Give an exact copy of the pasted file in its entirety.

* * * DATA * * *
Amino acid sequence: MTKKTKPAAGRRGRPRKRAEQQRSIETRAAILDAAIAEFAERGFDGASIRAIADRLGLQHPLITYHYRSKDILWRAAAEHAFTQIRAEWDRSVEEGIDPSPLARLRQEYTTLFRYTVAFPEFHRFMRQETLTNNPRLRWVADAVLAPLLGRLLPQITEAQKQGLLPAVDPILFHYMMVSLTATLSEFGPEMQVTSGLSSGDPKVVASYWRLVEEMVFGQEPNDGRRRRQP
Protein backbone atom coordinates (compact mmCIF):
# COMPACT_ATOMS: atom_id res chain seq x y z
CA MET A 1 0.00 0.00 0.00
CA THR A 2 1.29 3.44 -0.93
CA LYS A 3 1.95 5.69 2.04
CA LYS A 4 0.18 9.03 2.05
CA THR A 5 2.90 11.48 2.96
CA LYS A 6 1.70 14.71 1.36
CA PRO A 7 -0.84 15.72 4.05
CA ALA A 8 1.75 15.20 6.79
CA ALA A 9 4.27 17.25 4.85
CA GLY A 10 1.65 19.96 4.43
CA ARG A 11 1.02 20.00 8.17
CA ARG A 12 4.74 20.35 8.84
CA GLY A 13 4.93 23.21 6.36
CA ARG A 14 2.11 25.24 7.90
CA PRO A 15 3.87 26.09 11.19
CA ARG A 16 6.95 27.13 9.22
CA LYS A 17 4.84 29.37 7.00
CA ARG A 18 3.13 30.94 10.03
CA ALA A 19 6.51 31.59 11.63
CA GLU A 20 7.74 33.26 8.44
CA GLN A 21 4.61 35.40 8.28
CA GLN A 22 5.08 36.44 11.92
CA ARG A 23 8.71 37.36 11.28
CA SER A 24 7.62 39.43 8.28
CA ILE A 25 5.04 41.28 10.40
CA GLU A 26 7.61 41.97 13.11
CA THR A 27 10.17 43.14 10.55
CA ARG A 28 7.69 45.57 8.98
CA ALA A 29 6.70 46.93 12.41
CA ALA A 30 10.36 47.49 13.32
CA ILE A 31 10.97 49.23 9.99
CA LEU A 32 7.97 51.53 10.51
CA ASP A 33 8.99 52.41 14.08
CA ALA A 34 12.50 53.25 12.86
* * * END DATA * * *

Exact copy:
Amino acid sequence: MTKKTKPAAGRRGRPRKRAEQQRSIETRAAILDAAIAEFAERGFDGASIRAIADRLGLQHPLITYHYRSKDILWRAAAEHAFTQIRAEWDRSVEEGIDPSPLARLRQEYTTLFRYTVAFPEFHRFMRQETLTNNPRLRWVADAVLAPLLGRLLPQITEAQKQGLLPAVDPILFHYMMVSLTATLSEFGPEMQVTSGLSSGDPKVVASYWRLVEEMVFGQEPNDGRRRRQP
Protein backbone atom coordinates (compact mmCIF):
# COMPACT_ATOMS: atom_id res chain seq x y z
CA MET A 1 0.00 0.00 0.00
CA THR A 2 1.29 3.44 -0.93
CA LYS A 3 1.95 5.69 2.04
CA LYS A 4 0.18 9.03 2.05
CA THR A 5 2.90 11.48 2.96
CA LYS A 6 1.70 14.71 1.36
CA PRO A 7 -0.84 15.72 4.05
CA ALA A 8 1.75 15.20 6.79
CA ALA A 9 4.27 17.25 4.85
CA GLY A 10 1.65 19.96 4.43
CA ARG A 11 1.02 20.00 8.17
CA ARG A 12 4.74 20.35 8.84
CA GLY A 13 4.93 23.21 6.36
CA ARG A 14 2.11 25.24 7.90
CA PRO A 15 3.87 26.09 11.19
CA ARG A 16 6.95 27.13 9.22
CA LYS A 17 4.84 29.37 7.00
CA ARG A 18 3.13 30.94 10.03
CA ALA A 19 6.51 31.59 11.63
CA GLU A 20 7.74 33.26 8.44
CA GLN A 21 4.61 35.40 8.28
CA GLN A 22 5.08 36.44 11.92
CA ARG A 23 8.71 37.36 11.28
CA SER A 24 7.62 39.43 8.28
CA ILE A 25 5.04 41.28 10.40
CA GLU A 26 7.61 41.97 13.11
CA THR A 27 10.17 43.14 10.55
CA ARG A 28 7.69 45.57 8.98
CA ALA A 29 6.70 46.93 12.41
CA ALA A 30 10.36 47.49 13.32
CA ILE A 31 10.97 49.23 9.99
CA LEU A 32 7.97 51.53 10.51
CA ASP A 33 8.99 52.41 14.08
CA ALA A 34 12.50 53.25 12.86